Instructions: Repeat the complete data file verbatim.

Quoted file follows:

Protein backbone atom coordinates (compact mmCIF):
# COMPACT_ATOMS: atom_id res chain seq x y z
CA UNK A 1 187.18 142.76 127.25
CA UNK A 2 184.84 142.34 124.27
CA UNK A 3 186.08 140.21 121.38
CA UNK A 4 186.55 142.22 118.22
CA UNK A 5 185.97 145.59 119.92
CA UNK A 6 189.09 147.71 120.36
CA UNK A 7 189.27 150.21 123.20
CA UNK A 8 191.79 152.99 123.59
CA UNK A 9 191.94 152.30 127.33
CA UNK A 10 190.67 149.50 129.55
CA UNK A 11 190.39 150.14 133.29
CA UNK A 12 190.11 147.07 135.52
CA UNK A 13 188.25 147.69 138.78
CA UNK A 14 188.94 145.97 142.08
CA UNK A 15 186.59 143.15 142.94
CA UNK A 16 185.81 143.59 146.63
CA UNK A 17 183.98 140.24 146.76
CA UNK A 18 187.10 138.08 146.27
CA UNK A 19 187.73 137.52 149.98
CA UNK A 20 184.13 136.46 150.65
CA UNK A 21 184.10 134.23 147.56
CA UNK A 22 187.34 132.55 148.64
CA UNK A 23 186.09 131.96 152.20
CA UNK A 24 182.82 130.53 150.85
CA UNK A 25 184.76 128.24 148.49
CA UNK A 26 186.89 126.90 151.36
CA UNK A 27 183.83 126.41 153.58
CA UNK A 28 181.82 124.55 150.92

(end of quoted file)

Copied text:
Protein backbone atom coordinates (compact mmCIF):
# COMPACT_ATOMS: atom_id res chain seq x y z
CA UNK A 1 187.18 142.76 127.25
CA UNK A 2 184.84 142.34 124.27
CA UNK A 3 186.08 140.21 121.38
CA UNK A 4 186.55 142.22 118.22
CA UNK A 5 185.97 145.59 119.92
CA UNK A 6 189.09 147.71 120.36
CA UNK A 7 189.27 150.21 123.20
CA UNK A 8 191.79 152.99 123.59
CA UNK A 9 191.94 152.30 127.33
CA UNK A 10 190.67 149.50 129.55
CA UNK A 11 190.39 150.14 133.29
CA UNK A 12 190.11 147.07 135.52
CA UNK A 13 188.25 147.69 138.78
CA UNK A 14 188.94 145.97 142.08
CA UNK A 15 186.59 143.15 142.94
CA UNK A 16 185.81 143.59 146.63
CA UNK A 17 183.98 140.24 146.76
CA UNK A 18 187.10 138.08 146.27
CA UNK A 19 187.73 137.52 149.98
CA UNK A 20 184.13 136.46 150.65
CA UNK A 21 184.10 134.23 147.56
CA UNK A 22 187.34 132.55 148.64
CA UNK A 23 186.09 131.96 152.20
CA UNK A 24 182.82 130.53 150.85
CA UNK A 25 184.76 128.24 148.49
CA UNK A 26 186.89 126.90 151.36
CA UNK A 27 183.83 126.41 153.58
CA UNK A 28 181.82 124.55 150.92